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Re: [xml-dev] Correct xml:lang value for Pinyin Chinese vs Simplified Chinese

On Tue, Feb 28, 2012 at 3:55 AM, John Cowan <cowan@mercury.ccil.org> wrote:
> Rick Jelliffe scripsit:

>> And it usually has no accents. (If it has accents, in particular macrons,
>> it may not be standard Pinyin, which is not to say that it might not
>> be an old or extended Pinyin.)
> Standard Hànyǔ pīnyīn (汉语拼音) as used by the PRC, Singapore,
> and ROC governments, and standardized as ISO 7098:1982, definitely does
> have accents: one for each syllable (except for the toneless syllables),
> as shown in this sentence.

Yes, though as Wikipedia says "The tone-marking diacritics are
commonly omitted in
popular news stories and even in scholarly works. An unfortunate
effect of this is the
ambiguity that results as to which words are being represented."
I said "usually", though someone could count occurrences (in the
press?) to resolve the issue better.

>> Language codes are in flux: the three letter codes and the two letter
>> codes have different approaches.
> Three-letter codes are never used for languages that have two-letter codes.
> Chinese as a whole has the two-letter code "zh", whereas Mandarin proper
> has the three-letter code "cmn".  For backward compatibility, "zh-cmn"
> also designates Mandarin.

The official language of PRC is Mandarin. The official script is
Simplified.   zh-CN means the Chinese as used in PRC: non-official and
regional languages require disambiguation, but I don't see why zh-CN
does, apart from cheese-paring.

http://www.w3.org/International/articles/language-tags/says "Avoid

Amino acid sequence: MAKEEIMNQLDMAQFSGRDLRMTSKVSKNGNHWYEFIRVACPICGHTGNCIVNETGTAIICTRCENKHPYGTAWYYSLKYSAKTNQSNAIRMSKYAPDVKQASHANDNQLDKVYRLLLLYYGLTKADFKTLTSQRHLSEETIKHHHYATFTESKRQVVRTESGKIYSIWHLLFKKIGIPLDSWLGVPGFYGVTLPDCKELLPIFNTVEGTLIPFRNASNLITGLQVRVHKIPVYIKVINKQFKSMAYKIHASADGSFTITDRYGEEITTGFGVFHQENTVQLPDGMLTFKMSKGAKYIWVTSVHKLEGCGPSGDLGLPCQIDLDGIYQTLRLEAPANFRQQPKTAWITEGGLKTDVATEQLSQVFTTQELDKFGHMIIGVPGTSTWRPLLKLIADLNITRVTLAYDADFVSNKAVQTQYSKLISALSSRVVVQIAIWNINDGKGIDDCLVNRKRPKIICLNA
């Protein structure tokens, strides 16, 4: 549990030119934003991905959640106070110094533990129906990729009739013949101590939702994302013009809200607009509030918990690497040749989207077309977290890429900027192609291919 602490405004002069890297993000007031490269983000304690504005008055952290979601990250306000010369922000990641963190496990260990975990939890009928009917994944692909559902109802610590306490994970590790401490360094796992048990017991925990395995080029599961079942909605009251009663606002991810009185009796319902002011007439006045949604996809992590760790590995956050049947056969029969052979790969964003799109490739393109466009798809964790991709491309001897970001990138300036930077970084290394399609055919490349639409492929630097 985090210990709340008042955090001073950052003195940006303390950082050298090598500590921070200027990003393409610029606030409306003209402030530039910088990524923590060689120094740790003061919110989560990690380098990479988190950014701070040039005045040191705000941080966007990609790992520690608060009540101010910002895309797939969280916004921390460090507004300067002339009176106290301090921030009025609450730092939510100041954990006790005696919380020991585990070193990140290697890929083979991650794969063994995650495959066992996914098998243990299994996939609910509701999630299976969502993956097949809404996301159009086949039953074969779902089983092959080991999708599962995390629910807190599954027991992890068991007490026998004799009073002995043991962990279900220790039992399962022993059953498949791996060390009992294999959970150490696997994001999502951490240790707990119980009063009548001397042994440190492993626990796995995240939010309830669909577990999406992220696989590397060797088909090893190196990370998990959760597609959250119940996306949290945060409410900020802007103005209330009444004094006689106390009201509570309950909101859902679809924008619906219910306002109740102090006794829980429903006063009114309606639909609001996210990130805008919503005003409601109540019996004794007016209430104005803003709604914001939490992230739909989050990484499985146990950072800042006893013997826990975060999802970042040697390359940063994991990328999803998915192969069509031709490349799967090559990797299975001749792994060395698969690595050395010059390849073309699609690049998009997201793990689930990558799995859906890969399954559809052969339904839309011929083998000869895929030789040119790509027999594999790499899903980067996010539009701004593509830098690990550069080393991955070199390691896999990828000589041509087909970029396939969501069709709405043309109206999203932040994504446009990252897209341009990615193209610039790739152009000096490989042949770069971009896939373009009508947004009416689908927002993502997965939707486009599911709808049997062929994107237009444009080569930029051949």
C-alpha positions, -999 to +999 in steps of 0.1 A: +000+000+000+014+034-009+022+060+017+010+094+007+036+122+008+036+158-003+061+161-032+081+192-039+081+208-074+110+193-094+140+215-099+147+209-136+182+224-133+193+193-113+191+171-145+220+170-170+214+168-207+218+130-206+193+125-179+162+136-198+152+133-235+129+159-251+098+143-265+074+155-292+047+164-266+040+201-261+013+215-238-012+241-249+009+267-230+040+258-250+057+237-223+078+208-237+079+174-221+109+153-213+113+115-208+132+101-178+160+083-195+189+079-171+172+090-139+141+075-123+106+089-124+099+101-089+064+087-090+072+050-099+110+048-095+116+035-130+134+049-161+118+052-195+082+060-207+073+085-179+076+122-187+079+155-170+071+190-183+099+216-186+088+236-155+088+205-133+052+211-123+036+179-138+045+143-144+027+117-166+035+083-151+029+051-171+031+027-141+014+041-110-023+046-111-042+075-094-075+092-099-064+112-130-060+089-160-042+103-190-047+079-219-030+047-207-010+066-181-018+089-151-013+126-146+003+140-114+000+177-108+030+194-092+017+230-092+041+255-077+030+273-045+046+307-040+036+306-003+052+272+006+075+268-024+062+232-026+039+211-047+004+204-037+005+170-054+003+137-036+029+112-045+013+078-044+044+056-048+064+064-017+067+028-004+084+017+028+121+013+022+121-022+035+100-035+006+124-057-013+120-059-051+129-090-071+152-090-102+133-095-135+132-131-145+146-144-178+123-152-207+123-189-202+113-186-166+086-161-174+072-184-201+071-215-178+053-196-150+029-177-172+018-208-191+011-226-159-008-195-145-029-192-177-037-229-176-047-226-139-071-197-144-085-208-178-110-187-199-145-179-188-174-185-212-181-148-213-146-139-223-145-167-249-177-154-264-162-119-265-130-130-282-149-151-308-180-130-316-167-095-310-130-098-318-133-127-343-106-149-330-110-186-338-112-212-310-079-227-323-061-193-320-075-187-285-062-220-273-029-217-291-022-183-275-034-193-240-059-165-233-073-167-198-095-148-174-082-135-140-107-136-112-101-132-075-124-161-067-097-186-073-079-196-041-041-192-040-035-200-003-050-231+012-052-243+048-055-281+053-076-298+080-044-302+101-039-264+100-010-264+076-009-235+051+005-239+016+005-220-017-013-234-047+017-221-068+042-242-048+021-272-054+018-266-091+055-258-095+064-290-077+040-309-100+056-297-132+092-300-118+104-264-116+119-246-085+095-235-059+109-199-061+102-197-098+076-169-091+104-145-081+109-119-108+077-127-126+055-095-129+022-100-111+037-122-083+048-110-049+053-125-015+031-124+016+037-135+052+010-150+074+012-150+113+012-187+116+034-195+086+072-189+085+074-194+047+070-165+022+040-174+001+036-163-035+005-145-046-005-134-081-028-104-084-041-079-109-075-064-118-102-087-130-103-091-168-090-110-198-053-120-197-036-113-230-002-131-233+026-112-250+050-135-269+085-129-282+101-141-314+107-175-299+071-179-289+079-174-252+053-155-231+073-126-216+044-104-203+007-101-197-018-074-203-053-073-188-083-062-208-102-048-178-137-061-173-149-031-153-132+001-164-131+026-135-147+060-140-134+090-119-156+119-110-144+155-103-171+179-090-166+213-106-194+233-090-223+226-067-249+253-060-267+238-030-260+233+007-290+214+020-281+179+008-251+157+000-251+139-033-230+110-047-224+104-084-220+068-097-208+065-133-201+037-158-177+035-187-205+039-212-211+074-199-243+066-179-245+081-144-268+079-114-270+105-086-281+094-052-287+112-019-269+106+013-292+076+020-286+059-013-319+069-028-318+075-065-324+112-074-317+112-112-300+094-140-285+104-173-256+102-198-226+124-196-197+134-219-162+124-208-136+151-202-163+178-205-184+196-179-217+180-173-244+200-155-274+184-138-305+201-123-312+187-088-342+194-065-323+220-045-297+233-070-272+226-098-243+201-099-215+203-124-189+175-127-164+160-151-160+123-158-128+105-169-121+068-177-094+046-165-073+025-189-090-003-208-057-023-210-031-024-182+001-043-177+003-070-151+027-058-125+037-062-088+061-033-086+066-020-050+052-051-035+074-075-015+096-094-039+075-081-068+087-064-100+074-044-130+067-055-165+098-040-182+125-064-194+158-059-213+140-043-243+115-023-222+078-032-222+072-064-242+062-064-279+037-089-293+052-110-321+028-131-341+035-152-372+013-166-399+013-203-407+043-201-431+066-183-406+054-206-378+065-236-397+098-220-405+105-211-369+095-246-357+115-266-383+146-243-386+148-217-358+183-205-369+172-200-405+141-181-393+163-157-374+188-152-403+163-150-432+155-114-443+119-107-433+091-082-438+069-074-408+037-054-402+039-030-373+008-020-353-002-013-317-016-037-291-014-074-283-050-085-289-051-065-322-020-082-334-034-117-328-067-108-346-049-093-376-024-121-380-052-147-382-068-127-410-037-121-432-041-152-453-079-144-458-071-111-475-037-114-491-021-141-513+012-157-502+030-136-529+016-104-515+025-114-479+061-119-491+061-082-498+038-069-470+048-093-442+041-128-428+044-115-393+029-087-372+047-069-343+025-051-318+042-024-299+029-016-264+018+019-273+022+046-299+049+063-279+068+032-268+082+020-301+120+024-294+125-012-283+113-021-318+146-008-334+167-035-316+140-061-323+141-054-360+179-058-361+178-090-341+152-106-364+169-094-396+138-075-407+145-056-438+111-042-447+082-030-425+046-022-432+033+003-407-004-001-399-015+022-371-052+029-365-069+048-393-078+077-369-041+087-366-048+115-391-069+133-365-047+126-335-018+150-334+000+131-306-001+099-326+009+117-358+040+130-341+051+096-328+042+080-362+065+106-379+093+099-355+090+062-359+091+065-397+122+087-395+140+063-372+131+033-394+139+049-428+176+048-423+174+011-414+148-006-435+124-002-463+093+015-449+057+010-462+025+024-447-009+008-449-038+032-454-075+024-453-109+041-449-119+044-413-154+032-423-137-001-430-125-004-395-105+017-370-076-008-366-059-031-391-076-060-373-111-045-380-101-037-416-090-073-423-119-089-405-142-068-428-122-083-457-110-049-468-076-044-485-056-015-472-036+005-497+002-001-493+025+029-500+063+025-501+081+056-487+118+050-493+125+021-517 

region, script or other subtags except where they add useful
distinguishing information."   Because Han Unification did not unify
characters with different stroke counts (in the original source
standards) IIRC, then the use of zh with -Hans may not actually
provide much information useful to a renderer, but be more interesting
for bibliographic categorization.

says "If your application identified Mandarin Chinese in the past
using the language tag zh-CN (Chinese as used in Mainland China), or
even just zh, you can continue to use zh in this way. Using cmn or
cmn-CN may cause serious compatibility problems if the software or
users expect a tag such as zh."

>> Note that there is (or should be) no need to specify anything about
>> the script if you are just marking up existing text. @xml:lang
>> specifies the language, and the script only indirectly because a
>> language+region often has a standard or characteristic orthography:
>> the general script being used is obvious from the characters
>> themselves.
> You're out of date here.  xml:lang definitely can specify script, though
> it is not required to.

Yes I often am out-of-date!   s/specifies/typically specifies/
But the correct information needed in a language attribute depends on
the intent of the markup.  The region should not be dismissed as the
primary information of interest in marking up Chinese language, even
now that the borders are more open and computing is being done by
non-Mandarin speakers.

>> So you could use  xml:lang="zh-CN"  for all the three cases you
>> mention. If you wanted to give more of a hint, you could try
>> xml:lang="zh-CN-pinyin" or  "zh-Latn-CN-pinyin"  for the standard
>> pinyin,  and  xml:lang="zh-CN-pinyin-adhoc" or "zh-Latn-CN-adhoc" for
>> the non-standard one (where "adhoc" is some phrase you pick to
>> indicate an extended pinyin or mystery format.)

The problem I heard about tagging languages as pinyin (with no
language code), is that proper names (people, places) are often
transcribed phonetically from the speaker's local language, rather
than being read as Mandarin. Consequently, the further your text moves
from being straight Mandarin as written say by a Beijinger, then the
less that zh, zh-CN, and zh-Hans will be satisfactory.

"Since 1976, place names throughout China have been transliterated
into Pinyin so that they can be pronounced by local non-Mandarin
speakers. Thus, in Mongolia and Tibet, for example, Pinyin is the
system employed for spelling localities in phonetic form."

So the first thing to do is to determine whether the text has
region-specific features and, if it does, make sure that that the
language code reflects those: SG, TW, HK, etc.  The more that it is
official Beijing-style Mandarin with no phonetic proper names from
other languages or dialects, then the more that plain zh, zh-CN,
zh-Hans and zh-pinyin would be adequate, is my understanding.


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